Equipment Review No. 1  •   July-August 2003

Denon DVD 2900 Universal Player
Formats Played: CD, SACD stereo and multichannel, DVD, DVD-A, MP-3, DVD-R and RW, CD-R, & CD-RW
Outputs: 5.1 audio, digital coax and optical, stereo RCA, composite video, S-video, 480i/480p component video.
Processors: 108MHz/12 bit video, 192kHz/24-bit audio, DTS and Dolby Digital

Special Features:
Progressive-scan output
Bass management for multichannel output.
Display Dimmer
Multi-disc resume
Program Play (Random, desired, repeat)
Parental Control
Specifications: Audio signal to noise ratio 118 dB
Dynamic range 100 dB
Dimensions: 17 inches wide, 5.2 inches high and 13 inches deep.
Weight: 18 pounds
Price: $1000
Denon Electronics (USA) Inc.
19 Chapin Rd., Bldg. C
Pine Brook, NJ 07058
973-396-0810
www.usa.denon.com
s_baker@denonnj.com


General Impressions

This is the third in a series of moderate-priced omni-players that I have reviewed. The unit displays above-average upper-mid-fi build quality. It weighs the same as the Marantz DV-8300 which I reviewed four months ago. The faceplate has an excellent finish. The display does a good job of letting you know which mode you are playing. The power chord is non-captive, so a better chord can be easily used - recommended for any component. The remote has a standard remote appearance and is well designed for ease of use. The manual is well-written and for once user friendly. I prefer the navigation buttons of the DV 2900 to the toggle button of the Onkyo for navigating the menus. The cables supplied, as usual, are worthless. Track access is very fast and disc access is faster than most SACD players.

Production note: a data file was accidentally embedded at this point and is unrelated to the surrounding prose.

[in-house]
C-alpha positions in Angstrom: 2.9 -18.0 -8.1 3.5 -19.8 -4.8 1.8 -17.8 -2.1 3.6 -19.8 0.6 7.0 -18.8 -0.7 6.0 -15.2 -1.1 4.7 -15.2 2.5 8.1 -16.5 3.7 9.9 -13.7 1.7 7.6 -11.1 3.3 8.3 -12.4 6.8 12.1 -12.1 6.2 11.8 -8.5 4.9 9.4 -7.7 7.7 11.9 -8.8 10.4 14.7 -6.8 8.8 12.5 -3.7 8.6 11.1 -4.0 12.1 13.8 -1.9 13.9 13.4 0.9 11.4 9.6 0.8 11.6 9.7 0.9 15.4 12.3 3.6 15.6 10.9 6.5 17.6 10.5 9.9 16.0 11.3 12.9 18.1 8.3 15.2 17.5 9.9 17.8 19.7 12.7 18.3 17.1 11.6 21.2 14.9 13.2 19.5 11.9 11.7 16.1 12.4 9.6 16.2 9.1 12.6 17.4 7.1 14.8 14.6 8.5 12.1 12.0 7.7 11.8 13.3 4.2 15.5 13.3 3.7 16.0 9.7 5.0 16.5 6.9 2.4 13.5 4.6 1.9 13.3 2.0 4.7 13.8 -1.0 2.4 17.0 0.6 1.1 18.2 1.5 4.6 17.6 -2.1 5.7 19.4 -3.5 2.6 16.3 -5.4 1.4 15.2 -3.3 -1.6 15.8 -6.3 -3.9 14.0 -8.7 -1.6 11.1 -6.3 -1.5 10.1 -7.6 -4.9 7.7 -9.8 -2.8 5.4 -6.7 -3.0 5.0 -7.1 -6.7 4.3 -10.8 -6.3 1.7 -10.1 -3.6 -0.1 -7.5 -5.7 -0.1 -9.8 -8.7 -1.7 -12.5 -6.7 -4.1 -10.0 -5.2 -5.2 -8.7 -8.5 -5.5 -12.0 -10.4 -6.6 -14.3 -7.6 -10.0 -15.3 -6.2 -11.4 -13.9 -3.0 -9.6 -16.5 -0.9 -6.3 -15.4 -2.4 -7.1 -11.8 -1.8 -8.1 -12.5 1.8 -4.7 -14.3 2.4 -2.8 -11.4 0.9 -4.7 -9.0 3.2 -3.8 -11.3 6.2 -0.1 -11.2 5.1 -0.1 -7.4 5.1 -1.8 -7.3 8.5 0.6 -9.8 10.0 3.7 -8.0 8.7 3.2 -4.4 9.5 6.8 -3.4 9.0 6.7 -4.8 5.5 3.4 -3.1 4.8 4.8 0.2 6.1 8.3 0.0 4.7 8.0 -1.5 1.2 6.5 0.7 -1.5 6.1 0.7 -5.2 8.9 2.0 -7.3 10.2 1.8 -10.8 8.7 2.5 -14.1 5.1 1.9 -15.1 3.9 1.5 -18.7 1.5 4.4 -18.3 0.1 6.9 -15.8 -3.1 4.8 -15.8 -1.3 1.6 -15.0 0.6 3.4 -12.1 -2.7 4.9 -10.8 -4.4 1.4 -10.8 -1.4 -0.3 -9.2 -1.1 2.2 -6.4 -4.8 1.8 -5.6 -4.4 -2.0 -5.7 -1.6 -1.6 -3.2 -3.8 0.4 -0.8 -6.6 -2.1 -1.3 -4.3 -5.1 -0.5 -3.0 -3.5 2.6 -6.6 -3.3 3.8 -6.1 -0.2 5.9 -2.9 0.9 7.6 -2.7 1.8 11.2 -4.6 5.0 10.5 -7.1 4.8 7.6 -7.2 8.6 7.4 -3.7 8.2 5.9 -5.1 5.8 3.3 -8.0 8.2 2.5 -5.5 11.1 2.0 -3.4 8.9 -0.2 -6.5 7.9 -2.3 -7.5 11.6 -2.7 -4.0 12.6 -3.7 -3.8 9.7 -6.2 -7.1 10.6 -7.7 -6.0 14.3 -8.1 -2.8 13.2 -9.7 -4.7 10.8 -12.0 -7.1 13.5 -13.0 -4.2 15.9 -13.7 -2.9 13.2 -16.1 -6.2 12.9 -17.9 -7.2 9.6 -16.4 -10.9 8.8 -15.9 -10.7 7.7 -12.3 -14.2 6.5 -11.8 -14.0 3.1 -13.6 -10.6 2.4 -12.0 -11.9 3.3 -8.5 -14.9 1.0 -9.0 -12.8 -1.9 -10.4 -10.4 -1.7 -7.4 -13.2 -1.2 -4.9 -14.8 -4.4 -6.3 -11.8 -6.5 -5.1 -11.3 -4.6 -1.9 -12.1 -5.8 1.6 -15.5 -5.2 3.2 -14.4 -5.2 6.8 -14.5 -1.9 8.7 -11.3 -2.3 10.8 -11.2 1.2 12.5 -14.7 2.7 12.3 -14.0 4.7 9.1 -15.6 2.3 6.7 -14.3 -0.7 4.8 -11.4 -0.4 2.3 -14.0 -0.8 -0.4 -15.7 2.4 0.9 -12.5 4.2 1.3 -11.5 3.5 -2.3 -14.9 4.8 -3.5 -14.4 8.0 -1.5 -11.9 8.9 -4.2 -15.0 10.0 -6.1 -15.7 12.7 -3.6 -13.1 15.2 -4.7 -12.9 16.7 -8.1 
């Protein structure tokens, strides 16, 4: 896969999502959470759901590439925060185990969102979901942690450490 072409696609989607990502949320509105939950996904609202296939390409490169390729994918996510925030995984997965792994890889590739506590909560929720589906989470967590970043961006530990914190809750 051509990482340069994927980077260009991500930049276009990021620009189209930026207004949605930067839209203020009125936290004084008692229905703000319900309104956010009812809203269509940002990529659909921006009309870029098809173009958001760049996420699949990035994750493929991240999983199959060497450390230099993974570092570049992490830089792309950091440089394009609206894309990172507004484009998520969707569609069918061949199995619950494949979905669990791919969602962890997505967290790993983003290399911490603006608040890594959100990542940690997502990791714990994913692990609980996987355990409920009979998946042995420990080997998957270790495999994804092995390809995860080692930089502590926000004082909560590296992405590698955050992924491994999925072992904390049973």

One negative point I have found on all the omni players is the scan forward is very slow. For CDs you have the choice between 2, 4, 6 and 8x scan speeds. If you wanted to scan 8 minutes into a disc, it would take you 1 minute at 8x scanning. On the 20 minute scan to get to the introduction of the instruments on Mike Oldfield’s Tubular Bells it would take 2 1/2 minutes to scan forward to the spot. I usually jump to track two and scan backwards onto track 1, but found the Denon did not allow backwards scanning of a previous track. The scan jumped at 2, 4, 6 or 8-second increments instead of just speeding up the playback. I have not seen this limitation on a player before. Another negative point is that there is no button to switch between different formats on the same disc. You must go into the menu screen to choose CD on a hybrid disc. This is also true for selecting stereo SACD over multichannel SACD. Looking inside I noted average mid-fi build quality. The chassis seemed to have a better build quality than with the Onkyo DV-800.

Special features